NASA has long been at the front line of developing new technology with a variety of private enterprises. This technology, commonly called "spinoffs," has permeated various aspects of private industry and become commonplace for public consumption.
Throughout the years, NASA has helped develop a number of new technologies that have been utilized by companies for general public consumption. These technologies, commonly called “spinoffs," have had beneficial properties for many industries and individuals.
In the fields of health and medicine, NASA helped develop infrared ear thermometers, new designs for artificial limbs and light-emitting diodes. In transportation, the organization has given the public the grooves in roads for highway safety, improved radial tires and new anti-icing systems. Advances in video enhancements and even land mine removal techniques have helped criminal justice and saved lives. New ideas for water purification and the cleaning of polluted materials have helped environmental concerns, as has better mining practices and food safety systems developed by NASA. In the consumer market, temper foam and freeze drying technology has been essential to modern living and new advances in enriching baby food has helped children worldwide.
Much of these inventions stem from a document known as the Space Act Agreement. The Space Act Agreement is a mandate that states NASA can make agreements with private enterprises to develop needed technology for the space program. The technology will then fall to the private business to commercialize. A number of additional technologies have been created by this public-private agreement. Many have changed the world forever.
In a joint research operation between NASA and Celanese Corporation of New York, fire-resistant polymer fabrics were developed for use in space suits and on vehicles. In 1967, this technology was essential to the moon missions as well as other NASA ventures. Today, the polymers are used to help protect firefighters, the military and athletes in high-risk situations.
Measurement Systems for Boats
The Langley Research Center was faced with a challenge in developing a new way to measure fluids in aging aircraft. NASA was able to find a way to provide accurate measurements of volume despite motion. Tidewater Sensors LLC, a Newport News, Virginia, company, adopted the technology for use in fuel management systems for boats. Despite the rocking motion caused by waves, it was able to provide accurate readings. This has revolutionized fluid measurements in marine vehicles.
Improved Truck Design
The aerodynamic research conducted by NASA has greatly improved the design elements of truck technology. Researchers at the Dryden Flight Research Center began to conduct tests on semi trucks in the 1970s. These tests were continued at the Langley Research Center during the 1980s and 1990s. The team working on the project developed better ways to control drag and the flow of air around the bodies of the trucks as they moved. Modern aerodynamic designs on semi trucks are directly linked to this research.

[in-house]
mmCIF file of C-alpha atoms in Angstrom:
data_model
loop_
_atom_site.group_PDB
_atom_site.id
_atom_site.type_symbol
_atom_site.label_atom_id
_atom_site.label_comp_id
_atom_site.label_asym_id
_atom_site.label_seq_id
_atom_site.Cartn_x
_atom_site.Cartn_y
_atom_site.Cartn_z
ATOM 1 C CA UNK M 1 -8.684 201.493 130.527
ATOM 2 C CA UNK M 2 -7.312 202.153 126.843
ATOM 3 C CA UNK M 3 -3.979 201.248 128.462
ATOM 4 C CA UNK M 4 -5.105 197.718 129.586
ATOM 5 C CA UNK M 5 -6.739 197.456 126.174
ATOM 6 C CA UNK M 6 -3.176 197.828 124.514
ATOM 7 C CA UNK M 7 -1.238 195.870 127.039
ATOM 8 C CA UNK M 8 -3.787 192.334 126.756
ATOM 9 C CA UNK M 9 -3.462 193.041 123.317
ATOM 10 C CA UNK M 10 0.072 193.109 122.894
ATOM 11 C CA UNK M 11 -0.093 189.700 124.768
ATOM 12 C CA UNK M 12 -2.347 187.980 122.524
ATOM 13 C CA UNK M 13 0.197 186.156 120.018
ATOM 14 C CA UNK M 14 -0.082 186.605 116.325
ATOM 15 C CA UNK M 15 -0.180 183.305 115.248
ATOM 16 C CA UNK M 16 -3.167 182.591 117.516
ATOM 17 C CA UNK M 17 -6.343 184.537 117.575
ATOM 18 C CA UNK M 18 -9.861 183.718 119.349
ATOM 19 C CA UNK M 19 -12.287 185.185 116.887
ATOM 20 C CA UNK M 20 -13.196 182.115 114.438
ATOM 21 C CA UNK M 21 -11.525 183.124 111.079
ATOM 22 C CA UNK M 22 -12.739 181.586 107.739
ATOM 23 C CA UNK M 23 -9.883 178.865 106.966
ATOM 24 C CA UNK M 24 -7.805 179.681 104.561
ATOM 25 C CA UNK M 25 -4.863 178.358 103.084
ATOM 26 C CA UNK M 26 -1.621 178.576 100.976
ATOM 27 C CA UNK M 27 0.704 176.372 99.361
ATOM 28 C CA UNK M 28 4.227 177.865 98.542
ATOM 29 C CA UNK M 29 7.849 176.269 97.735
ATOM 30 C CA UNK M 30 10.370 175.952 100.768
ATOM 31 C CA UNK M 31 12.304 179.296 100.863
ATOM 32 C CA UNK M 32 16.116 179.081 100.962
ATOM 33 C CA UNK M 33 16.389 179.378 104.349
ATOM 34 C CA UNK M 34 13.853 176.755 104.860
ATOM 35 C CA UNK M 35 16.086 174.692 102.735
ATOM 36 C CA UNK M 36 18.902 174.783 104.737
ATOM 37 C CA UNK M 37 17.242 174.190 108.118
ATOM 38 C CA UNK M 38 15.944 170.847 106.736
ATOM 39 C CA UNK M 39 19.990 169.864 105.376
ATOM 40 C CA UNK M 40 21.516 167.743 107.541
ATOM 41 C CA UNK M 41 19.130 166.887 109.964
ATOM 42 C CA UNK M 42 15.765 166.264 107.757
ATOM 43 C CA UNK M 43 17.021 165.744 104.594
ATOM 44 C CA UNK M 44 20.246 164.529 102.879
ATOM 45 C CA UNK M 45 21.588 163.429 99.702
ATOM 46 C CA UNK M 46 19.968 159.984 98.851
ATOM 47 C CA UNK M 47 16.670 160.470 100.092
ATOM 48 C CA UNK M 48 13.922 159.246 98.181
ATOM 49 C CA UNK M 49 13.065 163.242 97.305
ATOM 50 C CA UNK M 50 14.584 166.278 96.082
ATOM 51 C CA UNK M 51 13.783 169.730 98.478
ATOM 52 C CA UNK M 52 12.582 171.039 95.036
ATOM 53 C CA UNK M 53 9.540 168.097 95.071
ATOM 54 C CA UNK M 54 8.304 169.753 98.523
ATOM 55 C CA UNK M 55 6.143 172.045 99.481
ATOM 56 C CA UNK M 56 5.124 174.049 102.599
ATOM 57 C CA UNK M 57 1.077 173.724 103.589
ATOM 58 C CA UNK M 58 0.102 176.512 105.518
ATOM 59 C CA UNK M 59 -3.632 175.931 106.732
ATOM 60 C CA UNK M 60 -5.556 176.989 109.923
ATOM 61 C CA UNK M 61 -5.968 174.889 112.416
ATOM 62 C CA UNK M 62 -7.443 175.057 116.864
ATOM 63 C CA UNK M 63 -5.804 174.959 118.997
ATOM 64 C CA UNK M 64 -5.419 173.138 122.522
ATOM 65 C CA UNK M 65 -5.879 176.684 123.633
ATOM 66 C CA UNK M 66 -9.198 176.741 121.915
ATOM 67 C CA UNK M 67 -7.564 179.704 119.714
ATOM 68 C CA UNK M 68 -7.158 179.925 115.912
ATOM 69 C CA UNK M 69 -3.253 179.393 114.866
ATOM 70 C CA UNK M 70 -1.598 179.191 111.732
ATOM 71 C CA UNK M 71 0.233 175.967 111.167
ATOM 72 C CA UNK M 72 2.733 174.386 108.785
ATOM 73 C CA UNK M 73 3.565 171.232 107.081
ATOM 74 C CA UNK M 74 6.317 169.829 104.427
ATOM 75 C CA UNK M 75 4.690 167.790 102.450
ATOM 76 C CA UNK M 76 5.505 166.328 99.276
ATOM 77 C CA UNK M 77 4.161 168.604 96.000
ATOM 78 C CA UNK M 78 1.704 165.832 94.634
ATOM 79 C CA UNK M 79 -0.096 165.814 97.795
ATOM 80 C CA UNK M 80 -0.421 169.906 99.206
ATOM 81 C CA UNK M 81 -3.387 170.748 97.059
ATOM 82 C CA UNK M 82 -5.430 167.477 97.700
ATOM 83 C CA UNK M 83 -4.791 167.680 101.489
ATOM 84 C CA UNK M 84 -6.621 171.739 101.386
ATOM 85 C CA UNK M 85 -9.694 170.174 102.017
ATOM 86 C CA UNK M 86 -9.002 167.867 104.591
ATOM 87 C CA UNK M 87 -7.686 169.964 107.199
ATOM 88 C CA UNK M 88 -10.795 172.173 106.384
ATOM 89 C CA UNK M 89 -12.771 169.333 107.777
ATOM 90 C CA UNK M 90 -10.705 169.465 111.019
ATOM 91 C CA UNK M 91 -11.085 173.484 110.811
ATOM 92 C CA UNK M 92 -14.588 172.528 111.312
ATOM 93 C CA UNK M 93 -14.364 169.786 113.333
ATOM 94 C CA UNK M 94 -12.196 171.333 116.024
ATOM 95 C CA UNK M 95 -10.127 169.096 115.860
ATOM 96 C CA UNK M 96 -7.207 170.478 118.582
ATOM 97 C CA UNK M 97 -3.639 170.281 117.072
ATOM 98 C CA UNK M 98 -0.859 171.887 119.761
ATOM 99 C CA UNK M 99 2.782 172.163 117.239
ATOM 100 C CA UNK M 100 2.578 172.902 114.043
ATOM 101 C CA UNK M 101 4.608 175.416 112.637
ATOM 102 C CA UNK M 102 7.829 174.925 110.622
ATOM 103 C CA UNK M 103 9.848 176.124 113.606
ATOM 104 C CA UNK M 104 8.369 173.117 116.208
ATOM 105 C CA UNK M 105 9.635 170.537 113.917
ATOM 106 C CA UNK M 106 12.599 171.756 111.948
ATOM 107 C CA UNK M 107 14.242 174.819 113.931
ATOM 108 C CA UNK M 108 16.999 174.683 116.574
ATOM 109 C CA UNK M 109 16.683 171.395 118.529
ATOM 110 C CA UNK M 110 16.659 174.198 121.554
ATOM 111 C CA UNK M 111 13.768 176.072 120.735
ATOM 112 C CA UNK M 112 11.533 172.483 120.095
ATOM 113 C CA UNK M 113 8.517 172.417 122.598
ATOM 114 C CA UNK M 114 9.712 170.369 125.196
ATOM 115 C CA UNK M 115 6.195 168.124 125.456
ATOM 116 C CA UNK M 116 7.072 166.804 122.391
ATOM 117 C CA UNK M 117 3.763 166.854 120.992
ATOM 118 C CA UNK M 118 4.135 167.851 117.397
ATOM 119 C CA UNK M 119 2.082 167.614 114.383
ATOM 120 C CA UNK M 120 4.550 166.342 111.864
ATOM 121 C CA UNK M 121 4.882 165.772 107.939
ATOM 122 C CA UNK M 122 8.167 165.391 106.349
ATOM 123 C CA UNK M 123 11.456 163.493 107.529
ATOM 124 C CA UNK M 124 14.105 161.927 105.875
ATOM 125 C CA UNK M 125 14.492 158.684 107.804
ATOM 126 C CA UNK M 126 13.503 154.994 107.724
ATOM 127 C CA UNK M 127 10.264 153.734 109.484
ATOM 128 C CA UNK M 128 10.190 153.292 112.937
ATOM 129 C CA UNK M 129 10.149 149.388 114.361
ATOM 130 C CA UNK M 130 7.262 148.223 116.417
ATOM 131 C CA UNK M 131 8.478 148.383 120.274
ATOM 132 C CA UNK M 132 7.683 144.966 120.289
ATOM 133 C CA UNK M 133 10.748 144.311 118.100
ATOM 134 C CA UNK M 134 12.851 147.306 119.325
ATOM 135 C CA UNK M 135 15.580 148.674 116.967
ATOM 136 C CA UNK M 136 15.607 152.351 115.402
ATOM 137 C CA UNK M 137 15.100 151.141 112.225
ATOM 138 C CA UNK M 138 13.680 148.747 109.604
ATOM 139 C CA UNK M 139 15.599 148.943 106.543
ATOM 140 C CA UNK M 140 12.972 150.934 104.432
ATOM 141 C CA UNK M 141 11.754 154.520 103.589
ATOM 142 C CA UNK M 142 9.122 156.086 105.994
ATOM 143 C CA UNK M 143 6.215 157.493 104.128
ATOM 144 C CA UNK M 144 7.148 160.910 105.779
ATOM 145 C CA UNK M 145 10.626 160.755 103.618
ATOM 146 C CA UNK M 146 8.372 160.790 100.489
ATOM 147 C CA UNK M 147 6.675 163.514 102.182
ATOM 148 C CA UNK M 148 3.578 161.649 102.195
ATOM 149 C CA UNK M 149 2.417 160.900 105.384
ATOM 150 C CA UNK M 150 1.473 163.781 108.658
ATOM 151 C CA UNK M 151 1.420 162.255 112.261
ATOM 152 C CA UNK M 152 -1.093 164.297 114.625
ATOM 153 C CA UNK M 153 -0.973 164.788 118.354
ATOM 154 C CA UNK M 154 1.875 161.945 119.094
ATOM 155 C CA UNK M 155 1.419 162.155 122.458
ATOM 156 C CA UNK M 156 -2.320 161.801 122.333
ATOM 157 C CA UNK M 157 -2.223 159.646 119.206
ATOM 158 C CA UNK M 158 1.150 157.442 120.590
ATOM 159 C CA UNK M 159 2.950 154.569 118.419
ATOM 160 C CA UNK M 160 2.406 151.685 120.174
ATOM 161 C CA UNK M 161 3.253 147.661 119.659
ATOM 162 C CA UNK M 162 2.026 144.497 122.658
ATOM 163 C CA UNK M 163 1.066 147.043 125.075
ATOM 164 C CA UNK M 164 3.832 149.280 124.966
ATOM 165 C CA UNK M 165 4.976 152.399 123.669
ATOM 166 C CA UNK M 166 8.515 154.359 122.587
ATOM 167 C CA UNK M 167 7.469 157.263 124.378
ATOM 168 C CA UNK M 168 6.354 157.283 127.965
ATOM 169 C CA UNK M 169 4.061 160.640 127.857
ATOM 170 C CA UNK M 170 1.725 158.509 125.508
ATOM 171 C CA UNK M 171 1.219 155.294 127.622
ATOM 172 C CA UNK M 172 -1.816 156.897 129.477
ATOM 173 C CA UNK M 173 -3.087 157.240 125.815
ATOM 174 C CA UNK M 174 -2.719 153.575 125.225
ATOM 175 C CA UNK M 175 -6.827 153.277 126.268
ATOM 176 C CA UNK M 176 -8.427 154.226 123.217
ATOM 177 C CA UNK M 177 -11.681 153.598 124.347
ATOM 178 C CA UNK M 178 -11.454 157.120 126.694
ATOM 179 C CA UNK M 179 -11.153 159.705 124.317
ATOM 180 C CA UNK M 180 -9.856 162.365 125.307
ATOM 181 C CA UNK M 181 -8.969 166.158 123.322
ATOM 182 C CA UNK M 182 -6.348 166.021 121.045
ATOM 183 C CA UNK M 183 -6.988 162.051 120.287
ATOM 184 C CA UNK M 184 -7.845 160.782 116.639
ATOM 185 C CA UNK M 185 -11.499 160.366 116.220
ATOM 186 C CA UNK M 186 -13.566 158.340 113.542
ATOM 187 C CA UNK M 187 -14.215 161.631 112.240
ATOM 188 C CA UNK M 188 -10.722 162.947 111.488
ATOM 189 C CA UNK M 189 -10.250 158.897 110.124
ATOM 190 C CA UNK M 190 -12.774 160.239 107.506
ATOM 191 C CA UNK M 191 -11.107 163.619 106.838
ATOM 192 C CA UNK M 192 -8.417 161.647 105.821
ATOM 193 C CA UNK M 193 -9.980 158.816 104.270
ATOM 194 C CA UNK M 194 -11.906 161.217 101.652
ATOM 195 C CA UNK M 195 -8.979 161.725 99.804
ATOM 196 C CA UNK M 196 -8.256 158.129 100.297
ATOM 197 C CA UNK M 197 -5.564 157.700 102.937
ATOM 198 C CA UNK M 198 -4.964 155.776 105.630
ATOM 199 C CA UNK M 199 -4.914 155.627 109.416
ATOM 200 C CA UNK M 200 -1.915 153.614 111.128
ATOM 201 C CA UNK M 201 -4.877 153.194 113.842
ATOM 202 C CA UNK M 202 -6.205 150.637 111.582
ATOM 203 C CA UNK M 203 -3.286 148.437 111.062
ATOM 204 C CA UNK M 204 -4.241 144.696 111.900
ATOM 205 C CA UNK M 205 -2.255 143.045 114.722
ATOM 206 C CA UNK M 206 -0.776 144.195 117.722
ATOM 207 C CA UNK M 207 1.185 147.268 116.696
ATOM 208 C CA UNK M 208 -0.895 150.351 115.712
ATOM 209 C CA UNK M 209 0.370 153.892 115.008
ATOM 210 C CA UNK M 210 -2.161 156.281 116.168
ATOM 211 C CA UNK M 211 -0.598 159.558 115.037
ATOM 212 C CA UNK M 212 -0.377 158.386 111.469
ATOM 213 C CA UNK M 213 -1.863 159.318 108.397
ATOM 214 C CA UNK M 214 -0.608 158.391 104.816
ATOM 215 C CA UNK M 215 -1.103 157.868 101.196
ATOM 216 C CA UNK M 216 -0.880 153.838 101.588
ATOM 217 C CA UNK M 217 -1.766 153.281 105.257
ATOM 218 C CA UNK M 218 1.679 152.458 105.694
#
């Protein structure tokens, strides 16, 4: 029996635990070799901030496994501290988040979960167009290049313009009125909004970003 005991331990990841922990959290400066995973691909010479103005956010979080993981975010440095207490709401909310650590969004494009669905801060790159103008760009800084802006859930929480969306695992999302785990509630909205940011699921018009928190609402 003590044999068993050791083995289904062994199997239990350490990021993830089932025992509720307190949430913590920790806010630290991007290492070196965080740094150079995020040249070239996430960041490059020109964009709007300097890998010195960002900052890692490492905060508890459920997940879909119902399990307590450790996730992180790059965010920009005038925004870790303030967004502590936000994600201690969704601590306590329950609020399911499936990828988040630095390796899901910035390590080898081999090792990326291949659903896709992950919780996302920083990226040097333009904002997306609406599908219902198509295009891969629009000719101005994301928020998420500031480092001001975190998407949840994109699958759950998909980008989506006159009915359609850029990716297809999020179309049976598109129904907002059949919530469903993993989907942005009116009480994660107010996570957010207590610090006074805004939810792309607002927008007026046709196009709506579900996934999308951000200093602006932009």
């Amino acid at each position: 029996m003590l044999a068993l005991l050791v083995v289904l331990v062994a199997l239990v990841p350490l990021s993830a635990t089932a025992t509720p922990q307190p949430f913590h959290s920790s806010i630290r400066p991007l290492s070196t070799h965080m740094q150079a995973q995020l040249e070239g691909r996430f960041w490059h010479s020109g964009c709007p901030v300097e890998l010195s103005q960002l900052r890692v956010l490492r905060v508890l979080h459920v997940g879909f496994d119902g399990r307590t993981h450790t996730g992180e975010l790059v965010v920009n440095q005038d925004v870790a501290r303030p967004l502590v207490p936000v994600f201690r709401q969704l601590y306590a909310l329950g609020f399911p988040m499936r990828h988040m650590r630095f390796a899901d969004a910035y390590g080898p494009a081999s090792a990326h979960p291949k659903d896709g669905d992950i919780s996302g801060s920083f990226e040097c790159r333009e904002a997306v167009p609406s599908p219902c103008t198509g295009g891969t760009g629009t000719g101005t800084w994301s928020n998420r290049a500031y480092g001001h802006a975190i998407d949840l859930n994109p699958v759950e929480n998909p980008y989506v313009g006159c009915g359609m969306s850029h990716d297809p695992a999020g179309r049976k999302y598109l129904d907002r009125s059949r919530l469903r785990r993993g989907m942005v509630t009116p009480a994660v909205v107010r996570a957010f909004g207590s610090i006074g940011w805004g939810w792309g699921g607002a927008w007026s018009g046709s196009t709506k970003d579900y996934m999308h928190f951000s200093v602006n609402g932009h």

Long before their introduction to hybrid-electric automobiles, lithium-ion battery technology was being implemented into a number of vehicles by NASA. Utilizing the Space Act Agreement, the Kennedy Space Center researched the numerous applications of lithium-powered vehicles for NASA's fleet. A number of engineers helped develop the concept of advanced battery management systems for cars. After testing a number of zero-emission vehicles, Hybrid Technologies, Inc. adapted the technology to a number of consumer-ready cars and transportation options.
One of the most famous uses for a NASA spinoff is the Speedo racing suit used during the 2008 Olympics. Utilizing NASA's experiments in the study of friction and drag, Speedo adapted the research into new racing swimsuits. The suits are able to reduce skin friction drag by 24 percent more than previous versions. The results were recorded in Olympics, with 94 percent of gold medal swimmers donning the outfits for competition.
Founded in 1993, Paragon Space Development Corporation in Tucson, Arizona utilized a NASA grant to develop a number of technologies essential to the space suit. Paragon worked with NASA to create improved environmental control systems as well as life support solutions. Thermal control advances have also been made, which are essential to the continued technological improvements needed for the Orion Space Exploration Vehicle. These designs have been implemented in the suits of undersea divers who deal with extreme conditions such as toxic spills, chemical agents and high-pressure conditions.
Light-Emitting Diode. (Supplied by NASA; Public Domain; http://upload.wikimedia.org/wikipedia/en/2/28/Warp_10_2005.jpg)
Temper Foam. (Supplied by NASA; Public Domain; http://upload.wikimedia.org/wikipedia/en/f/ff/Temperfoam1-2005.jpg)
Hazmat Suit. (Supplied by the U.S. Air Force; Public Domain; http://upload.wikimedia.org/wikipedia/commons/e/eb/FlashSuit.jpg)
Lifeboat. (Supplied by Arpingstone at Wikimedia Commons; Public Domain; http://upload.wikimedia.org/wikipedia/commons/a/aa/Lifeboat.17-31.underway.arp.jpg)
NASA Truck. (Supplied by NASA; Public Domain; http://upload.wikimedia.org/wikipedia/commons/c/c3/Backing_it_in_2.jpg)
Electric Car. (Supplied by Rama at Wikimedia Commons; Creative Commons Attribution ShareAlike 2.0; http://upload.wikimedia.org/wikipedia/commons/1/17/Ultralight_electric_car_IWK_mg_2179.jpg)
Speedo Swimsuit. (Supplied by NASA; Public Domain; http://www.sti.nasa.gov/tto/Spinoff2008/ch_4.html)
Divers. (Supplied by Emdx at Wikimedia Commons; GNU Free Documentation License; http://upload.wikimedia.org/wikipedia/commons/5/5d/Plongee_CombinaisonsEtanchesDansLaGlace-199912.jpg)